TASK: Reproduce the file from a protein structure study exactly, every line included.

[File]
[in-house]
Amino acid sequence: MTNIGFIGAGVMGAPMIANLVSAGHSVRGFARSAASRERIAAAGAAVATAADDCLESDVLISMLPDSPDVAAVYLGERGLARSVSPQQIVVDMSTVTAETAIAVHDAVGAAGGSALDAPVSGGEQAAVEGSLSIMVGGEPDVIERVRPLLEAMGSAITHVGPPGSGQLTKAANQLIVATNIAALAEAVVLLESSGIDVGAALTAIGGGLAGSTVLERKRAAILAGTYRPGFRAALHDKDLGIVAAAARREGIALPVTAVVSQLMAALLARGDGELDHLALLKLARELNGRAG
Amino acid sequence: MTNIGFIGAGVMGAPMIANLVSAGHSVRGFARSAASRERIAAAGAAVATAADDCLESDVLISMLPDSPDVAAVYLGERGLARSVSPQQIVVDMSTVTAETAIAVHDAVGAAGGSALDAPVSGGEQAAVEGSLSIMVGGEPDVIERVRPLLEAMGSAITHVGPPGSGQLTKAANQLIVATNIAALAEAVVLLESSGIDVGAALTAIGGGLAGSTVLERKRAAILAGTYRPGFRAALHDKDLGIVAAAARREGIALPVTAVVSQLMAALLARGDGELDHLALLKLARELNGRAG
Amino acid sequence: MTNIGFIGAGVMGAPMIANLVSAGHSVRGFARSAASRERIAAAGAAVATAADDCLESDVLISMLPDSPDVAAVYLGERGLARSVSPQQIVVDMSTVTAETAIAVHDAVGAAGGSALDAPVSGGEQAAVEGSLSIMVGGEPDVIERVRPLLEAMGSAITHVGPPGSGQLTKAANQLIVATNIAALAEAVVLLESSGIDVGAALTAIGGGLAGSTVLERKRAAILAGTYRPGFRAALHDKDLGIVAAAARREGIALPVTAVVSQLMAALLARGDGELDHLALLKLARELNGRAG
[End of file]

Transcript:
[in-house]
Amino acid sequence: MTNIGFIGAGVMGAPMIANLVSAGHSVRGFARSAASRERIAAAGAAVATAADDCLESDVLISMLPDSPDVAAVYLGERGLARSVSPQQIVVDMSTVTAETAIAVHDAVGAAGGSALDAPVSGGEQAAVEGSLSIMVGGEPDVIERVRPLLEAMGSAITHVGPPGSGQLTKAANQLIVATNIAALAEAVVLLESSGIDVGAALTAIGGGLAGSTVLERKRAAILAGTYRPGFRAALHDKDLGIVAAAARREGIALPVTAVVSQLMAALLARGDGELDHLALLKLARELNGRAG
Amino acid sequence: MTNIGFIGAGVMGAPMIANLVSAGHSVRGFARSAASRERIAAAGAAVATAADDCLESDVLISMLPDSPDVAAVYLGERGLARSVSPQQIVVDMSTVTAETAIAVHDAVGAAGGSALDAPVSGGEQAAVEGSLSIMVGGEPDVIERVRPLLEAMGSAITHVGPPGSGQLTKAANQLIVATNIAALAEAVVLLESSGIDVGAALTAIGGGLAGSTVLERKRAAILAGTYRPGFRAALHDKDLGIVAAAARREGIALPVTAVVSQLMAALLARGDGELDHLALLKLARELNGRAG
Amino acid sequence: MTNIGFIGAGVMGAPMIANLVSAGHSVRGFARSAASRERIAAAGAAVATAADDCLESDVLISMLPDSPDVAAVYLGERGLARSVSPQQIVVDMSTVTAETAIAVHDAVGAAGGSALDAPVSGGEQAAVEGSLSIMVGGEPDVIERVRPLLEAMGSAITHVGPPGSGQLTKAANQLIVATNIAALAEAVVLLESSGIDVGAALTAIGGGLAGSTVLERKRAAILAGTYRPGFRAALHDKDLGIVAAAARREGIALPVTAVVSQLMAALLARGDGELDHLALLKLARELNGRAG